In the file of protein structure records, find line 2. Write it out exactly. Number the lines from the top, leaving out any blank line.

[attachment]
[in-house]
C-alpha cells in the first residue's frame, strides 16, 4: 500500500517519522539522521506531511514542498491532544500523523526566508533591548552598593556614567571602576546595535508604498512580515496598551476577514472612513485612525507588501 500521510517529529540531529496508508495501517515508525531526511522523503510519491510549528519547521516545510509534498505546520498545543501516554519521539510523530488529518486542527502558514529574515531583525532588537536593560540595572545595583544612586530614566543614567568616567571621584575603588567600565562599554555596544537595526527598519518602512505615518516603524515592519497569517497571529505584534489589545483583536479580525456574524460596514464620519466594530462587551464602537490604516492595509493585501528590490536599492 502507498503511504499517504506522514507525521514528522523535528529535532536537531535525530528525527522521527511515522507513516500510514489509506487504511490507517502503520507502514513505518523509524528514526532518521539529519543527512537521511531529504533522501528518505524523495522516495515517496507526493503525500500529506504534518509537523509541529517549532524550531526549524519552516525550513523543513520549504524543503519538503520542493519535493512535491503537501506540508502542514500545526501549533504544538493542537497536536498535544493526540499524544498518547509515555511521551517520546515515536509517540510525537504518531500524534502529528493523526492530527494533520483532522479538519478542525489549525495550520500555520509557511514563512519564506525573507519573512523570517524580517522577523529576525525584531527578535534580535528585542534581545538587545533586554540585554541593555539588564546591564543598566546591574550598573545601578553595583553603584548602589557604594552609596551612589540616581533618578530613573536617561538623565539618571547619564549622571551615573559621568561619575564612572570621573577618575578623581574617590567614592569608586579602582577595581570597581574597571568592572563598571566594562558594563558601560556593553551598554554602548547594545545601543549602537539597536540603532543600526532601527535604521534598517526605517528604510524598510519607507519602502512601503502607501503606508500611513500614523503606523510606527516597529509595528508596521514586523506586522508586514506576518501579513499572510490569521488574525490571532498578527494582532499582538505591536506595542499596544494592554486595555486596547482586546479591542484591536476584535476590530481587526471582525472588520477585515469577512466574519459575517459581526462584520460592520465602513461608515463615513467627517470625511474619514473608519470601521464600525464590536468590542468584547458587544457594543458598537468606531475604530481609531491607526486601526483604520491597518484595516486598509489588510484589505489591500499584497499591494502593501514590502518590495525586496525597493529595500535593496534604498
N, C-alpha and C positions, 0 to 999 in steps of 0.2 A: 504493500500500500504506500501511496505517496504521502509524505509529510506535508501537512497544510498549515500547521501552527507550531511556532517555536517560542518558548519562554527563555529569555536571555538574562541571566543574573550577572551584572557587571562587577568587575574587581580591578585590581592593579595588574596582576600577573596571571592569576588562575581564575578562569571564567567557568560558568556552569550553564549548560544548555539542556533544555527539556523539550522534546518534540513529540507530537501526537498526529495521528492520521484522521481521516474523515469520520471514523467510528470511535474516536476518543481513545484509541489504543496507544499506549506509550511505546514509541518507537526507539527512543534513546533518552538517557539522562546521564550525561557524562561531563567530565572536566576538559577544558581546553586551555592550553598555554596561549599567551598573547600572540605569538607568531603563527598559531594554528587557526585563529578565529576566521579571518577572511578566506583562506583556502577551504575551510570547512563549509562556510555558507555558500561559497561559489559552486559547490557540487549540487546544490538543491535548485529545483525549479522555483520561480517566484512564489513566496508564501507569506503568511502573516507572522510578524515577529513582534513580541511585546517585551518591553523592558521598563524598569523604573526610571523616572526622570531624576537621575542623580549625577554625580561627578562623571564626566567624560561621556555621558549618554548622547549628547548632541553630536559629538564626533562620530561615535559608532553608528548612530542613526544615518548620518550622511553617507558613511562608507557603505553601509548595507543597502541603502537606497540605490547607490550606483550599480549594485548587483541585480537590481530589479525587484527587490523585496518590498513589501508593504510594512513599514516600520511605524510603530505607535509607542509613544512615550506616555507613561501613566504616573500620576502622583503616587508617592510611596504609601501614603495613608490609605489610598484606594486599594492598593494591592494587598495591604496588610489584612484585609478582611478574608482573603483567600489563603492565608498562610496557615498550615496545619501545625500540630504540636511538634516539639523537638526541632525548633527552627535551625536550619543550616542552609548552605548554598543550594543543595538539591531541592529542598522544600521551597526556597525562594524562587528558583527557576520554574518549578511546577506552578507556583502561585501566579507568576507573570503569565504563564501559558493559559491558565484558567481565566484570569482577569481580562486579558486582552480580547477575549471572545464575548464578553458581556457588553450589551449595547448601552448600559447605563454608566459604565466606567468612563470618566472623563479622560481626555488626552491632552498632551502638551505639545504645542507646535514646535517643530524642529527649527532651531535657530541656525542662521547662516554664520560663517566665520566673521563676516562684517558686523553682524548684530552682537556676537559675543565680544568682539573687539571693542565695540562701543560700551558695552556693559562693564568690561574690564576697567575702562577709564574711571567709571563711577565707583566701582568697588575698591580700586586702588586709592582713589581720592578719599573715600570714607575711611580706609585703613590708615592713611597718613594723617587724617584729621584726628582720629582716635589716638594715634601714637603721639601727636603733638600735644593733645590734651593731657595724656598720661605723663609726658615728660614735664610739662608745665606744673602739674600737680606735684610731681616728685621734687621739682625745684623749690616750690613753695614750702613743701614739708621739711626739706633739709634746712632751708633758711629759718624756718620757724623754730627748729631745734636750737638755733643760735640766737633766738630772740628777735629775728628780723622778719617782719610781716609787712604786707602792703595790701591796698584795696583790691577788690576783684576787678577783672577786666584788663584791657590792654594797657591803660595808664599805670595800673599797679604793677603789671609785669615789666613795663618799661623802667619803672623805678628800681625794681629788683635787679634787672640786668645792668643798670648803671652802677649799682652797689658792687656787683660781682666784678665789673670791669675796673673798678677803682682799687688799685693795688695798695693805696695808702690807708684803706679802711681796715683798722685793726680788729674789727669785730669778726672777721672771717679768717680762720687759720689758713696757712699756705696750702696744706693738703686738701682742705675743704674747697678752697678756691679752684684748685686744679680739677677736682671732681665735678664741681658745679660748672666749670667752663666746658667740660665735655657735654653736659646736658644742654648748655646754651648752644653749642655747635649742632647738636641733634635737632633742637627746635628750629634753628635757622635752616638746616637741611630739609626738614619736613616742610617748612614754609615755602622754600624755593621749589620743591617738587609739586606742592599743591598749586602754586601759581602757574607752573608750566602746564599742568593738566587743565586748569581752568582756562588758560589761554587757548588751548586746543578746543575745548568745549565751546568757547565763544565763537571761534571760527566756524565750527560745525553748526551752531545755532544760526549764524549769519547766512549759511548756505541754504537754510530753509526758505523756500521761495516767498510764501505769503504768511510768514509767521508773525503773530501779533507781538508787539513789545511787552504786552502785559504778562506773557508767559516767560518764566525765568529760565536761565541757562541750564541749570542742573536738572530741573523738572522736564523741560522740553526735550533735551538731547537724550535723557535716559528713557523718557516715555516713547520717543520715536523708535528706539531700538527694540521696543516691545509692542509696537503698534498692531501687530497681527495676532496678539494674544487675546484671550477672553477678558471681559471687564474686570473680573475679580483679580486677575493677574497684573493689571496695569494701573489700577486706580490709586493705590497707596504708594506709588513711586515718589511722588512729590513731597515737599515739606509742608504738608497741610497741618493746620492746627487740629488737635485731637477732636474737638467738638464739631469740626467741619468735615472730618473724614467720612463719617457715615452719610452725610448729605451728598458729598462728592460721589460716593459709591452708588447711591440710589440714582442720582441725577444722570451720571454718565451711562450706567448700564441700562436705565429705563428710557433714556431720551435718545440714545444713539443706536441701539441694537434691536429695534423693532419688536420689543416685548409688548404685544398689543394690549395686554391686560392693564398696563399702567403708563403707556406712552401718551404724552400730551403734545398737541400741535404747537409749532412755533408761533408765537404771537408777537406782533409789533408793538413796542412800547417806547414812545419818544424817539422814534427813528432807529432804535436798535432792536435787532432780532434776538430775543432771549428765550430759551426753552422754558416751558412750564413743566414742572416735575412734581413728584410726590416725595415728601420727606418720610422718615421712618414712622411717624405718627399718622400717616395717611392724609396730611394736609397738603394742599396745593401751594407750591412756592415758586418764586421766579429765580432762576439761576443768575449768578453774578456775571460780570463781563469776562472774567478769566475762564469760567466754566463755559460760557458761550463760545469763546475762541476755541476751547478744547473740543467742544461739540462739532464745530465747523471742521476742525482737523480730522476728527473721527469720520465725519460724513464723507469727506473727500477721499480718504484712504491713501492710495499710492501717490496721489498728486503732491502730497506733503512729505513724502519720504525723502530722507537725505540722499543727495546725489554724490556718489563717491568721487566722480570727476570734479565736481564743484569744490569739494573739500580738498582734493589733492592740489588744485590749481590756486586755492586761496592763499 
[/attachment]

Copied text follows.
C-alpha cells in the first residue's frame, strides 16, 4: 500500500517519522539522521506531511514542498491532544500523523526566508533591548552598593556614567571602576546595535508604498512580515496598551476577514472612513485612525507588501 500521510517529529540531529496508508495501517515508525531526511522523503510519491510549528519547521516545510509534498505546520498545543501516554519521539510523530488529518486542527502558514529574515531583525532588537536593560540595572545595583544612586530614566543614567568616567571621584575603588567600565562599554555596544537595526527598519518602512505615518516603524515592519497569517497571529505584534489589545483583536479580525456574524460596514464620519466594530462587551464602537490604516492595509493585501528590490536599492 502507498503511504499517504506522514507525521514528522523535528529535532536537531535525530528525527522521527511515522507513516500510514489509506487504511490507517502503520507502514513505518523509524528514526532518521539529519543527512537521511531529504533522501528518505524523495522516495515517496507526493503525500500529506504534518509537523509541529517549532524550531526549524519552516525550513523543513520549504524543503519538503520542493519535493512535491503537501506540508502542514500545526501549533504544538493542537497536536498535544493526540499524544498518547509515555511521551517520546515515536509517540510525537504518531500524534502529528493523526492530527494533520483532522479538519478542525489549525495550520500555520509557511514563512519564506525573507519573512523570517524580517522577523529576525525584531527578535534580535528585542534581545538587545533586554540585554541593555539588564546591564543598566546591574550598573545601578553595583553603584548602589557604594552609596551612589540616581533618578530613573536617561538623565539618571547619564549622571551615573559621568561619575564612572570621573577618575578623581574617590567614592569608586579602582577595581570597581574597571568592572563598571566594562558594563558601560556593553551598554554602548547594545545601543549602537539597536540603532543600526532601527535604521534598517526605517528604510524598510519607507519602502512601503502607501503606508500611513500614523503606523510606527516597529509595528508596521514586523506586522508586514506576518501579513499572510490569521488574525490571532498578527494582532499582538505591536506595542499596544494592554486595555486596547482586546479591542484591536476584535476590530481587526471582525472588520477585515469577512466574519459575517459581526462584520460592520465602513461608515463615513467627517470625511474619514473608519470601521464600525464590536468590542468584547458587544457594543458598537468606531475604530481609531491607526486601526483604520491597518484595516486598509489588510484589505489591500499584497499591494502593501514590502518590495525586496525597493529595500535593496534604498